Hari Vasudevan : In remembrance

More than just communism

Publication: The Telegraph Date: Link:

In India, the Russian Revolution and communism have come to be synonymous. But there was a time when it was not so, and a centennial year is an occasion when it is worth remembering the more complex story of inspiration and legacy that came of the events of 1917 in Russia.

True, this is not easily done. By the time of Soviet disintegration in 1991, in India as in much of the world, remembering the Russian Revolution was a communist ritual, dutifully conducted on November 6.

This has continued to the present. The Indian communist party press — New Age, Deshabhimani, Navayug, Ganashakti and many others — produced the striking red-edged supplements with a somewhat benign-looking Lenin staring at the world to mark the occasion.

Inside, there have figured assemblages of the grand narrative of the 20th century — the rise of Soviet power and the global projection of the communist challenge, suitably adjusted to tell the nation’s story of communism from S.A. Dange and Muzaffar Ahmad to E.M.S. Namboodiripad, with sharp asides on which party had failed to observe which line.

Meetings have tended to take place at Lenin statues through the country. The celebrations have mainly followed at Ajoy Bhavan or the communes off the Asaf Ali Road in Delhi or in places of congregation on a par with Bhupesh Bhavan in Calcutta.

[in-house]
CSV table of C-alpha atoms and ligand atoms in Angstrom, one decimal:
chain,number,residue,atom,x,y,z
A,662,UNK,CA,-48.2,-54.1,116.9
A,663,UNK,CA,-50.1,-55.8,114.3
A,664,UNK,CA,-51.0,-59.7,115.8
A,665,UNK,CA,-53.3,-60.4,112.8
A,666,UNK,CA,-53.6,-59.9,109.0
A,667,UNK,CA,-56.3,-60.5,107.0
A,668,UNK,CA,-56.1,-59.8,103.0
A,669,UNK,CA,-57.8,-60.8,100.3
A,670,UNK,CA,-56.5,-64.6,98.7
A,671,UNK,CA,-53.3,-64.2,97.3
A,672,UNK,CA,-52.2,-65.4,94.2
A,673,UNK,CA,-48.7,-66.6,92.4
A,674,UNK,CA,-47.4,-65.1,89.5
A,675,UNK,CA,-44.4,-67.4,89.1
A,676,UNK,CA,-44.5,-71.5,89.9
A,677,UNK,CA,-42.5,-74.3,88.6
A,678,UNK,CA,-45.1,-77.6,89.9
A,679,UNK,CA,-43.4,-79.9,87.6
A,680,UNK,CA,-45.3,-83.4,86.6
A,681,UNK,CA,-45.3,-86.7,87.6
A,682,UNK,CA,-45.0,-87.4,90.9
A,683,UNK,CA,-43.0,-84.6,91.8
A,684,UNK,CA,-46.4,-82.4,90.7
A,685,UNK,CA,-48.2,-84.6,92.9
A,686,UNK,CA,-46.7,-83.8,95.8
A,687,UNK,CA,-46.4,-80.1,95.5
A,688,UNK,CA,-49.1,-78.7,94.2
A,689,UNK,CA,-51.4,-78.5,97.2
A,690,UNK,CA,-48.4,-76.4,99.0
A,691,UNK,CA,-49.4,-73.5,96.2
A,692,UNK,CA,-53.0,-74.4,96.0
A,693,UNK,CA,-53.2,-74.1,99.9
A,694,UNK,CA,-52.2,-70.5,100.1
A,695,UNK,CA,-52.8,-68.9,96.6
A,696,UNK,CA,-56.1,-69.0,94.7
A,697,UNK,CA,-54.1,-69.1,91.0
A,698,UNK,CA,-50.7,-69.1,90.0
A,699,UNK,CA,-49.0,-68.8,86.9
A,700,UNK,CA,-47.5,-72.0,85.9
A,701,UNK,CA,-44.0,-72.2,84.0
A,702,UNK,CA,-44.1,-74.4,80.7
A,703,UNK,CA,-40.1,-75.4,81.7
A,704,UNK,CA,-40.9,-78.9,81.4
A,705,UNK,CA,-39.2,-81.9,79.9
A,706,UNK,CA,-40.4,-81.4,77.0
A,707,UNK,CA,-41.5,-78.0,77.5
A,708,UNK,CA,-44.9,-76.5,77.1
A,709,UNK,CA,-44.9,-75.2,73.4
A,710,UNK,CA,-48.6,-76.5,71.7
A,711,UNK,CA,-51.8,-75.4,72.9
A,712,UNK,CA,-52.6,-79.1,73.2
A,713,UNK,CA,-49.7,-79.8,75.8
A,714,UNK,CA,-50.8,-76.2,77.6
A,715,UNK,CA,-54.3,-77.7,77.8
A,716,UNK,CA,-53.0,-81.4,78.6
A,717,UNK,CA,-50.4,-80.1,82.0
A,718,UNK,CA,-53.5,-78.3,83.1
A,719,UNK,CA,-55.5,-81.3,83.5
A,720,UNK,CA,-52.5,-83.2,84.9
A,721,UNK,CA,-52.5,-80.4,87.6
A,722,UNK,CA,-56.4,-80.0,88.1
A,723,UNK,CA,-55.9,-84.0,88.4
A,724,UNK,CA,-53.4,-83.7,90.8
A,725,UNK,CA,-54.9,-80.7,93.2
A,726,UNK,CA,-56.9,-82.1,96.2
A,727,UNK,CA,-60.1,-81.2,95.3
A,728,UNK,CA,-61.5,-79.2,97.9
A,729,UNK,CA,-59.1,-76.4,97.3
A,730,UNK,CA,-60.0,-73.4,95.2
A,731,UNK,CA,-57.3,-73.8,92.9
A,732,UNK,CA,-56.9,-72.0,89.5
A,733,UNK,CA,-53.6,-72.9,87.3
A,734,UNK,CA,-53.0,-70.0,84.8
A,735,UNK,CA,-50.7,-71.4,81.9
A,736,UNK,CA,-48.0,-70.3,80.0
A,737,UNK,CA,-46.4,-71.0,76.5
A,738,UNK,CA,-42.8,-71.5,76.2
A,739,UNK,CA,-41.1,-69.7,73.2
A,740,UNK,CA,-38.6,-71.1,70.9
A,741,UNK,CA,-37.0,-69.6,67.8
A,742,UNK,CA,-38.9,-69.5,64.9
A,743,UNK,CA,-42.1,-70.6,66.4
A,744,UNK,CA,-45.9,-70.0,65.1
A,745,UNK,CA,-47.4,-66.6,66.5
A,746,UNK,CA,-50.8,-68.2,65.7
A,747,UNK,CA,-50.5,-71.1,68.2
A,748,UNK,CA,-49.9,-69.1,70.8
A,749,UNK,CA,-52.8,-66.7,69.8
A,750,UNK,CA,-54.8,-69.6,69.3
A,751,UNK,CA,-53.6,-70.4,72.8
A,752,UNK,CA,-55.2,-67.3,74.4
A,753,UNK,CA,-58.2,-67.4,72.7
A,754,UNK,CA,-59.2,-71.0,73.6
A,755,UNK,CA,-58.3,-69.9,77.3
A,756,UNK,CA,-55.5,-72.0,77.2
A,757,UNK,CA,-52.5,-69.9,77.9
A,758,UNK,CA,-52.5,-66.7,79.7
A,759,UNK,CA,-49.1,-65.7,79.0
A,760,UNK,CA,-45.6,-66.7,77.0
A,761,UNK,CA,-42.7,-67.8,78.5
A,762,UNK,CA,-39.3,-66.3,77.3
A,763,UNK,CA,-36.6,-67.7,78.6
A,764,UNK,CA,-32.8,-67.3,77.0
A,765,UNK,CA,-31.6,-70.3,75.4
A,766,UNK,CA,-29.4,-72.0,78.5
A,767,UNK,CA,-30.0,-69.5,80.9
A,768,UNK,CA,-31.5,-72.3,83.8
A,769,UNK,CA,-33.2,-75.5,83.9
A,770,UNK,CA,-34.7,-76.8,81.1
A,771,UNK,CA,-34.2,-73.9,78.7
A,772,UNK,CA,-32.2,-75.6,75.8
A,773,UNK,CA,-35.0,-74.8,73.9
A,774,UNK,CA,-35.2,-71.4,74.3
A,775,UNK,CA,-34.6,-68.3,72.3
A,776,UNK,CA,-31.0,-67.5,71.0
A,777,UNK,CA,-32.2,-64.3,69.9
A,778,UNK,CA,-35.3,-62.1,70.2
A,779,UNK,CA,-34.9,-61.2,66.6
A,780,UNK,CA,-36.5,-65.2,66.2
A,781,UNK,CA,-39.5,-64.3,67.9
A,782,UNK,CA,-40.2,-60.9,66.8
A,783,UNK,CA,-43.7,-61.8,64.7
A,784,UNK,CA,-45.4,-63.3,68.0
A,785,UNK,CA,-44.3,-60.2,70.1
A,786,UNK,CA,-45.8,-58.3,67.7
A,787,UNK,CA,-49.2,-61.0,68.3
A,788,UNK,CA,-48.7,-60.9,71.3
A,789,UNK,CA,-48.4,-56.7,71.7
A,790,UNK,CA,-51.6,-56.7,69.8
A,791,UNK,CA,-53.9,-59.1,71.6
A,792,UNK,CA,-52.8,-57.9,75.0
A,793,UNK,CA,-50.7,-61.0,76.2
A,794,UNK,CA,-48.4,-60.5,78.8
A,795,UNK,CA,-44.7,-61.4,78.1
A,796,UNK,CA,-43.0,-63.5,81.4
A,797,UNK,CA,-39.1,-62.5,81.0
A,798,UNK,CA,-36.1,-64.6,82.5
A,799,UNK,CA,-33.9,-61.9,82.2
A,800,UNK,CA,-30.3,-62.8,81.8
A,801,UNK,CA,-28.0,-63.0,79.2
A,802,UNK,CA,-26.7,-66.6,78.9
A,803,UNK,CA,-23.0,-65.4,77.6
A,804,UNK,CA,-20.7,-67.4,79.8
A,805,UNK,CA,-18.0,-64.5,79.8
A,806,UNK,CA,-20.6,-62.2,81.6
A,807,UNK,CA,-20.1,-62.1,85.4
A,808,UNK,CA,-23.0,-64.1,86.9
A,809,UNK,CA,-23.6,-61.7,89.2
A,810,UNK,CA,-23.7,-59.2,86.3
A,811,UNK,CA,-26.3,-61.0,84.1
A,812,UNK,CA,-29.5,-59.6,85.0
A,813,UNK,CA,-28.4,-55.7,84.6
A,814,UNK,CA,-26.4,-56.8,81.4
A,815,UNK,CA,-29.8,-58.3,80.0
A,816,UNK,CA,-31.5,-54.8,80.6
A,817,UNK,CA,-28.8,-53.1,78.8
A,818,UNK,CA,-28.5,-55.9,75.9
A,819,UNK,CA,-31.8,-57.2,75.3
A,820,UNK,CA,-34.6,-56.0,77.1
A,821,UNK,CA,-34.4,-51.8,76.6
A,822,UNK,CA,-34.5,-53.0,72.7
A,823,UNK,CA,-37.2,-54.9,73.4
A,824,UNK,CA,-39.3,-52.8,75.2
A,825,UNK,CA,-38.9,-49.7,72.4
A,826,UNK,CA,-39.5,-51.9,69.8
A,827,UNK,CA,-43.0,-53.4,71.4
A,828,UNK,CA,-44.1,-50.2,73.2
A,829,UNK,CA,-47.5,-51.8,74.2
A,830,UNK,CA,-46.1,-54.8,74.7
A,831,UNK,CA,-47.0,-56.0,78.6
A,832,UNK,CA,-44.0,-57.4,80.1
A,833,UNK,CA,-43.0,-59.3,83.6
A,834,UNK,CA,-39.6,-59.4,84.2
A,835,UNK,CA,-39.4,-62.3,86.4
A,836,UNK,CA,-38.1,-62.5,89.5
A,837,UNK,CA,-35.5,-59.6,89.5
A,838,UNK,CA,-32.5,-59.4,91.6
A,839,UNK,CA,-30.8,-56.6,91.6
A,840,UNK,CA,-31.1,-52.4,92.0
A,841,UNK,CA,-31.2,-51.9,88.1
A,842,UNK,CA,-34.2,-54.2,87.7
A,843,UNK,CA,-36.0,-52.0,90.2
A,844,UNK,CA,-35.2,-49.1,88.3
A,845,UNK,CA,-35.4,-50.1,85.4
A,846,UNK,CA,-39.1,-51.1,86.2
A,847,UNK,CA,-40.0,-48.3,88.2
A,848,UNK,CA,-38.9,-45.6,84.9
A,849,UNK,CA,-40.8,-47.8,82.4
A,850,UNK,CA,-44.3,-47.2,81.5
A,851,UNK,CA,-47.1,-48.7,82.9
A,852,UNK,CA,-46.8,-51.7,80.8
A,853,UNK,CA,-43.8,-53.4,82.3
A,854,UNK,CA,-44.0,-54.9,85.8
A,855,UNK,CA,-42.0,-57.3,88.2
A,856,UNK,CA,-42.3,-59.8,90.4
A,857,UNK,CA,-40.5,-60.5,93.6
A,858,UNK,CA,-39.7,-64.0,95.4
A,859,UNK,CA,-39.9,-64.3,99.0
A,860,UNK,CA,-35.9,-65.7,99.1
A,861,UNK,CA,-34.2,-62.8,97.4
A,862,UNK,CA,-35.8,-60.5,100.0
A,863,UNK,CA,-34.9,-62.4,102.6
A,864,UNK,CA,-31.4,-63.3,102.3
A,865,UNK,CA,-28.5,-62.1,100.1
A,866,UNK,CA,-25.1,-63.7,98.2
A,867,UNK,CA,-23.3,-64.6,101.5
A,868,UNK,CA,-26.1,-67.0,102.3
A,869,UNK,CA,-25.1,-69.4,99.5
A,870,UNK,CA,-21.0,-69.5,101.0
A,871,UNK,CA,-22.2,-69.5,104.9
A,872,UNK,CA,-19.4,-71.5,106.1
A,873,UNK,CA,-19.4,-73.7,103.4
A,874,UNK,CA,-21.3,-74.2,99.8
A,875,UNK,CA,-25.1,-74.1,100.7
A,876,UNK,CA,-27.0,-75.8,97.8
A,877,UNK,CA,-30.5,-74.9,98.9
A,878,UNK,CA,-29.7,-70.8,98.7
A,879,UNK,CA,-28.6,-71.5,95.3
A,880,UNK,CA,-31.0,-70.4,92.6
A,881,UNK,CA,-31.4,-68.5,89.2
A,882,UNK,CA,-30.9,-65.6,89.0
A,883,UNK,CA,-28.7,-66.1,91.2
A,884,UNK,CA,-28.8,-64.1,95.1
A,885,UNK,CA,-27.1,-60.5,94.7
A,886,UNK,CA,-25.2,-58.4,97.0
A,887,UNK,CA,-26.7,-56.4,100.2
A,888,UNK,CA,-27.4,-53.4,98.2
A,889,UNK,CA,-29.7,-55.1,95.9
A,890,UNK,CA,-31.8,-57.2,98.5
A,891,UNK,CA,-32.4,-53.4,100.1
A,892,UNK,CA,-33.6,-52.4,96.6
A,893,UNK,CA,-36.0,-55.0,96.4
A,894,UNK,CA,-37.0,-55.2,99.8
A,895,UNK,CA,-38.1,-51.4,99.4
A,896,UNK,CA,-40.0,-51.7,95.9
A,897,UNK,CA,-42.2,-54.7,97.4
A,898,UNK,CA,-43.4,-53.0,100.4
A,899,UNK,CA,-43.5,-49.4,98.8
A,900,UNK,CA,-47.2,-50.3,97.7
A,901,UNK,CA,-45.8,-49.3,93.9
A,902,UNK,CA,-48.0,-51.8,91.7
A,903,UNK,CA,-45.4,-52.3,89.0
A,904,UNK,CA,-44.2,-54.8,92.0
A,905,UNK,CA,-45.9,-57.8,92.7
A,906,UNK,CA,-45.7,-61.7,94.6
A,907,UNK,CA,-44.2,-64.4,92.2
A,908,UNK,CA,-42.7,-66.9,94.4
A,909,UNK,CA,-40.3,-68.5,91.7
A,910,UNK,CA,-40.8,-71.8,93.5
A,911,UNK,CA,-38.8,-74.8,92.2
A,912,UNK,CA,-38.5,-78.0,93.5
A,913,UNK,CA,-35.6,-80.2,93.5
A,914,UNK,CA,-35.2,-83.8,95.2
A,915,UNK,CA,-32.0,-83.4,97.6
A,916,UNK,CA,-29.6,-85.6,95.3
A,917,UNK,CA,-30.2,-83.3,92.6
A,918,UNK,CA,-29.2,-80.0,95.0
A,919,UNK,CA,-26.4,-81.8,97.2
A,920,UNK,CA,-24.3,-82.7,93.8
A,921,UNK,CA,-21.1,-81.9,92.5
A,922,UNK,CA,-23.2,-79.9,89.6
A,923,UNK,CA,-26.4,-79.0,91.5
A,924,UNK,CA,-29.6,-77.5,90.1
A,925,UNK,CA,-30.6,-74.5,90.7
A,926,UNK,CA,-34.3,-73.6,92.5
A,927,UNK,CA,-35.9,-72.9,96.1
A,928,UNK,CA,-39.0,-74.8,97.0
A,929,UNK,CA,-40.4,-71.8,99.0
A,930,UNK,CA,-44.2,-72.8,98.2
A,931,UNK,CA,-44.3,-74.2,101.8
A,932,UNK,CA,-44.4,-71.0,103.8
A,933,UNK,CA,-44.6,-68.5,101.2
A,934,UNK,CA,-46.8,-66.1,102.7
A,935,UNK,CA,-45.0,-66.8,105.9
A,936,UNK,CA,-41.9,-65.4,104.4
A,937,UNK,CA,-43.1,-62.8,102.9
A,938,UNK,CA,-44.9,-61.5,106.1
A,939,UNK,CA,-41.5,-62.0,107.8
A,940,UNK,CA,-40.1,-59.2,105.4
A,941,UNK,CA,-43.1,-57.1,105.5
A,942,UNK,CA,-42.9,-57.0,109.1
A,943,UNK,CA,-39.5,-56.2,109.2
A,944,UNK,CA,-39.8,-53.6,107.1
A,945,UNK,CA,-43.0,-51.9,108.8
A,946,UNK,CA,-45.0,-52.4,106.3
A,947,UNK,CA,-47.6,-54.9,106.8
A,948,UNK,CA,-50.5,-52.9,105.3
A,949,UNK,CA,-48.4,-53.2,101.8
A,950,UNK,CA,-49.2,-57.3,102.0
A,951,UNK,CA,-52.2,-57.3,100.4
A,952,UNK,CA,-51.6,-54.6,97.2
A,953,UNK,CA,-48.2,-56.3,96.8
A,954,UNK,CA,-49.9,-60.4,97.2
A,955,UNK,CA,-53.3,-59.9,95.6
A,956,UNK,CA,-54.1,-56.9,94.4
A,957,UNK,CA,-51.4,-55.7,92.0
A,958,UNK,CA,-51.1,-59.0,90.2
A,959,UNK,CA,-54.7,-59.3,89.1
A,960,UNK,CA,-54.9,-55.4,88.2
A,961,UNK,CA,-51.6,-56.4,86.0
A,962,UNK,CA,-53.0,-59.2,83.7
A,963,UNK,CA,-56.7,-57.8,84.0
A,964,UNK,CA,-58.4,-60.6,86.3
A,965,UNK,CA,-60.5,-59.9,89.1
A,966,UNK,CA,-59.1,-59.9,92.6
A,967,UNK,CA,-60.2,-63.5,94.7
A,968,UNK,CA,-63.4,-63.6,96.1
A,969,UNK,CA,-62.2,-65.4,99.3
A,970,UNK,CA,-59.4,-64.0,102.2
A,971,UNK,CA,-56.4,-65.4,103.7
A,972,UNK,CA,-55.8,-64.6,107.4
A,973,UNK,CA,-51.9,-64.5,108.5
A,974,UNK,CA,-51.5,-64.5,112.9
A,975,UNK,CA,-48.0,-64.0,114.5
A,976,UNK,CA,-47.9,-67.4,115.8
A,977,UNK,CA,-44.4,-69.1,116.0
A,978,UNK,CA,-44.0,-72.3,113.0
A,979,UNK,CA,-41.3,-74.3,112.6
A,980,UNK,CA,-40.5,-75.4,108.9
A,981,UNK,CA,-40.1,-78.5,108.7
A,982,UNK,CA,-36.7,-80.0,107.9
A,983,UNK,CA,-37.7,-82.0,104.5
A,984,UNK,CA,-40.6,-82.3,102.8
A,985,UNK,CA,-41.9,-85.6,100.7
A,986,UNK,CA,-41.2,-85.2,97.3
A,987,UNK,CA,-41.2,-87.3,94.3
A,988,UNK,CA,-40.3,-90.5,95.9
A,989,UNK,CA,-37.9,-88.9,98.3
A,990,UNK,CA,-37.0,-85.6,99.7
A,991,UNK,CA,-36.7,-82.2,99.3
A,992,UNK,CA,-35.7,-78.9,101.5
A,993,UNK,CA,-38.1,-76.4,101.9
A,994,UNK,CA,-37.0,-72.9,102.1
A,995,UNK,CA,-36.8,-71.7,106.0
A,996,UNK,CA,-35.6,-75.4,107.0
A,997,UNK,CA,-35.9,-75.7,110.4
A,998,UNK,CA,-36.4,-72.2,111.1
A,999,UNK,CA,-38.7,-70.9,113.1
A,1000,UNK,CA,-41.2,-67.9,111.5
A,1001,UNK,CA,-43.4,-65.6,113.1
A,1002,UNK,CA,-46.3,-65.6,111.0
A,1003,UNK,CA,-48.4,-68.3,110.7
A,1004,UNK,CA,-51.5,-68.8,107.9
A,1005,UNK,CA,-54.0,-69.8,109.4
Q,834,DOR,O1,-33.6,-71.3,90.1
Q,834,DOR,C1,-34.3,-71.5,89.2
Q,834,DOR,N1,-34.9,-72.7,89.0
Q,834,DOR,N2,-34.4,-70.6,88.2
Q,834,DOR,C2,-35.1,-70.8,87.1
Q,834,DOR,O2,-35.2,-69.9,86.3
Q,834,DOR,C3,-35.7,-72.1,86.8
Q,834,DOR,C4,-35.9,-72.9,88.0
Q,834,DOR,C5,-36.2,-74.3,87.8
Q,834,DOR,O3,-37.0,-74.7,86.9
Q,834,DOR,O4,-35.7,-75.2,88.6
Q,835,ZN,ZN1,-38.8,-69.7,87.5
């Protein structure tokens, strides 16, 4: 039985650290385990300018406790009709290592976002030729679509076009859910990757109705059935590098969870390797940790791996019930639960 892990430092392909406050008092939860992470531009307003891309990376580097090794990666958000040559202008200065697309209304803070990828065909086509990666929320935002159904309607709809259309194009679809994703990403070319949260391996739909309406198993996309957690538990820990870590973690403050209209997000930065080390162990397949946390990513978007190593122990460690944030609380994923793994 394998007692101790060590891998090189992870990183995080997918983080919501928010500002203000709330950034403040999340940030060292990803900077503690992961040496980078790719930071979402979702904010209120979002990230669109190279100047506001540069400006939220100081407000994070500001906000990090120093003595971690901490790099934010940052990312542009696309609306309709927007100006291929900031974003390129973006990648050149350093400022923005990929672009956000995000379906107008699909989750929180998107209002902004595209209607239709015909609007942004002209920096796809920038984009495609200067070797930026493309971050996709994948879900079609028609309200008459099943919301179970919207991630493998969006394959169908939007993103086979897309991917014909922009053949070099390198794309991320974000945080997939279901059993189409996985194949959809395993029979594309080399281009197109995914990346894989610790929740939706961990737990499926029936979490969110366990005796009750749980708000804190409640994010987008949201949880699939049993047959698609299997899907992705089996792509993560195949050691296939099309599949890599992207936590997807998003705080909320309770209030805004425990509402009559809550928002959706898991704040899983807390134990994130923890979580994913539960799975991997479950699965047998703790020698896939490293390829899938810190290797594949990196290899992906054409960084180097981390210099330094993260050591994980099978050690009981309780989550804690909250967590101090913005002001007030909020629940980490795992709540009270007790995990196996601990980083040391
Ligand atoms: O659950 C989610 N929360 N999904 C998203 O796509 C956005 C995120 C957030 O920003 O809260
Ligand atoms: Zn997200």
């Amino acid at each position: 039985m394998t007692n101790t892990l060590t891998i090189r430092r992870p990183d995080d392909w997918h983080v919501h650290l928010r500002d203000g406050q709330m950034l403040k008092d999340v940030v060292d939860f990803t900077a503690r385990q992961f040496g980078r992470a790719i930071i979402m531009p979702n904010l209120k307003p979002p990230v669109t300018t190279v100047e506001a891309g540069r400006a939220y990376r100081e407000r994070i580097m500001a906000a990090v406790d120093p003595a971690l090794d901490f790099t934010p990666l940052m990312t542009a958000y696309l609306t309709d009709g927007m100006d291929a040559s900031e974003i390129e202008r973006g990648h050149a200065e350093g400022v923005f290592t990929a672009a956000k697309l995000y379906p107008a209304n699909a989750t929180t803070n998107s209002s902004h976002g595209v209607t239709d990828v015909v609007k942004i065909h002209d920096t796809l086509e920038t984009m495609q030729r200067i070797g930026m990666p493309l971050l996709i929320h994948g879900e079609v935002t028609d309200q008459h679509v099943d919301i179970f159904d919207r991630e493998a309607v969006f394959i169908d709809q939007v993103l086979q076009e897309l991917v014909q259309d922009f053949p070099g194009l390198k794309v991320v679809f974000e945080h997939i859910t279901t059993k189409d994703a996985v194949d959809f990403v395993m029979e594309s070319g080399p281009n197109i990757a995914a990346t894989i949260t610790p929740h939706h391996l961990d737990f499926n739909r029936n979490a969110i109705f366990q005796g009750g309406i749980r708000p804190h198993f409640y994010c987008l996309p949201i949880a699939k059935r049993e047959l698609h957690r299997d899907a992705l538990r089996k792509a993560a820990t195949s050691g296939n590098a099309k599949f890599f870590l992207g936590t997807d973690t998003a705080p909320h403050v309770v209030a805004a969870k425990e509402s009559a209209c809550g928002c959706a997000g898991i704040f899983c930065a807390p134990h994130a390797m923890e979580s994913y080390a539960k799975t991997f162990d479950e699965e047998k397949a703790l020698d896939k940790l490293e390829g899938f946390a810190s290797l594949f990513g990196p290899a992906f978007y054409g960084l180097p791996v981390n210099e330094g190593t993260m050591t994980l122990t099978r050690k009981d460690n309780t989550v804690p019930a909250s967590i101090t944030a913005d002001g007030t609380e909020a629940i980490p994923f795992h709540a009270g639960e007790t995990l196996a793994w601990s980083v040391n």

There would be “CPI cha” on offer — without milk and with a touch of lemon — a throwback to the Russian traditions that M.N. Roy, the Indian Comintern leader, noted in Moscow in 1920.

This was the normal fare at Indo-Soviet communist meetings along with plates of cucumber, tomato and cheese delicately sliced with salami thrown in for non-vegetarians. 

Through all the fanfare, the events marked a further year of solidarity during the Cold War, and after 1991, everything that was left behind. This was solidarity built not only on political parties and trades unions but one that permeated a larger ambience.

“Communism” and stories of the Russian Revolution were associated with the illustrated output of Soviet presses and the People’s Publishing House that were distributed in schools — with the strains of communist marches and melodies of the communist cultural movements that were passed around on Melodiia records, magnetic tapes or CDs.

The more fervent followers of communism listened to the Bengali services of Moscow Radio and the odd broadcast from the People’s Republic of China, the former introduced by the telltale lilt of the popular song Evenings in Moscow. After 1991, the old faithful continued to look back with nostalgia.

Significantly, there were marked divisions. The Revolution was celebrated independently in China and the Soviet Union, who had their own “take” on the occasion. In India, different parties had their own stories and legends to pass around — whether the SUCI or the RSP, CPI, CPM or the CPML.

Outside the communist fraternity, newspapers docketed the experience and restricted themselves to noting one more year of the observance of its origin by the communist world from Cuba to Korea — the ritual, not the event, attracting comment.

American Sovietologists pored over who was seen closest to whom at what podium in Moscow, where all spontaneity had been wrung out of the event by the heavy bureaucracy of the Soviet communist party.